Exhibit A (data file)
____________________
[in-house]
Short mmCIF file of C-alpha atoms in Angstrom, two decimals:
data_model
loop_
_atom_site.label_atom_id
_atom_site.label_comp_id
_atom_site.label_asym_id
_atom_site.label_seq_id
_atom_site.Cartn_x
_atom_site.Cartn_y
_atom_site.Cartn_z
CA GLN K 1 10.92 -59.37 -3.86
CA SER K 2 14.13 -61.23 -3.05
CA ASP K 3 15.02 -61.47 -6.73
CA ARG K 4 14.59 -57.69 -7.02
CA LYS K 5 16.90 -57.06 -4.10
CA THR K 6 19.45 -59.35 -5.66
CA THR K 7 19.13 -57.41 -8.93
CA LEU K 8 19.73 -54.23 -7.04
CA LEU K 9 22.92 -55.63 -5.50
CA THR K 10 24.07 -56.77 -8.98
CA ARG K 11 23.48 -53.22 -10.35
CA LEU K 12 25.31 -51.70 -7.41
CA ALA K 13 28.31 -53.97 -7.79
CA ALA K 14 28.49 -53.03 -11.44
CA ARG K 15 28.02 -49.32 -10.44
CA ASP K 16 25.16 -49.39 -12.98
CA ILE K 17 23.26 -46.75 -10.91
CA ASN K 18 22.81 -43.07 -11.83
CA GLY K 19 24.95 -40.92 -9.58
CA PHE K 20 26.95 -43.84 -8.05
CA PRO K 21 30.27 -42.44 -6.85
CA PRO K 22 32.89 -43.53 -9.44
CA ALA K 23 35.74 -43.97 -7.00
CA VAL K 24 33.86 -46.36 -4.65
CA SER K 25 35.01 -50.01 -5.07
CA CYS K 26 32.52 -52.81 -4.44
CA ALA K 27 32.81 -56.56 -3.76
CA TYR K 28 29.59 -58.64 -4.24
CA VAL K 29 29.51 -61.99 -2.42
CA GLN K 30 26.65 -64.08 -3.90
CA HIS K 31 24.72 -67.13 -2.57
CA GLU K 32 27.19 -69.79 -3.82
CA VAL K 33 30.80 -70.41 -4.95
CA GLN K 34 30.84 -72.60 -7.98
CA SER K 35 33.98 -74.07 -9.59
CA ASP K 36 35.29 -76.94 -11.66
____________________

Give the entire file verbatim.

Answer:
[in-house]
Short mmCIF file of C-alpha atoms in Angstrom, two decimals:
data_model
loop_
_atom_site.label_atom_id
_atom_site.label_comp_id
_atom_site.label_asym_id
_atom_site.label_seq_id
_atom_site.Cartn_x
_atom_site.Cartn_y
_atom_site.Cartn_z
CA GLN K 1 10.92 -59.37 -3.86
CA SER K 2 14.13 -61.23 -3.05
CA ASP K 3 15.02 -61.47 -6.73
CA ARG K 4 14.59 -57.69 -7.02
CA LYS K 5 16.90 -57.06 -4.10
CA THR K 6 19.45 -59.35 -5.66
CA THR K 7 19.13 -57.41 -8.93
CA LEU K 8 19.73 -54.23 -7.04
CA LEU K 9 22.92 -55.63 -5.50
CA THR K 10 24.07 -56.77 -8.98
CA ARG K 11 23.48 -53.22 -10.35
CA LEU K 12 25.31 -51.70 -7.41
CA ALA K 13 28.31 -53.97 -7.79
CA ALA K 14 28.49 -53.03 -11.44
CA ARG K 15 28.02 -49.32 -10.44
CA ASP K 16 25.16 -49.39 -12.98
CA ILE K 17 23.26 -46.75 -10.91
CA ASN K 18 22.81 -43.07 -11.83
CA GLY K 19 24.95 -40.92 -9.58
CA PHE K 20 26.95 -43.84 -8.05
CA PRO K 21 30.27 -42.44 -6.85
CA PRO K 22 32.89 -43.53 -9.44
CA ALA K 23 35.74 -43.97 -7.00
CA VAL K 24 33.86 -46.36 -4.65
CA SER K 25 35.01 -50.01 -5.07
CA CYS K 26 32.52 -52.81 -4.44
CA ALA K 27 32.81 -56.56 -3.76
CA TYR K 28 29.59 -58.64 -4.24
CA VAL K 29 29.51 -61.99 -2.42
CA GLN K 30 26.65 -64.08 -3.90
CA HIS K 31 24.72 -67.13 -2.57
CA GLU K 32 27.19 -69.79 -3.82
CA VAL K 33 30.80 -70.41 -4.95
CA GLN K 34 30.84 -72.60 -7.98
CA SER K 35 33.98 -74.07 -9.59
CA ASP K 36 35.29 -76.94 -11.66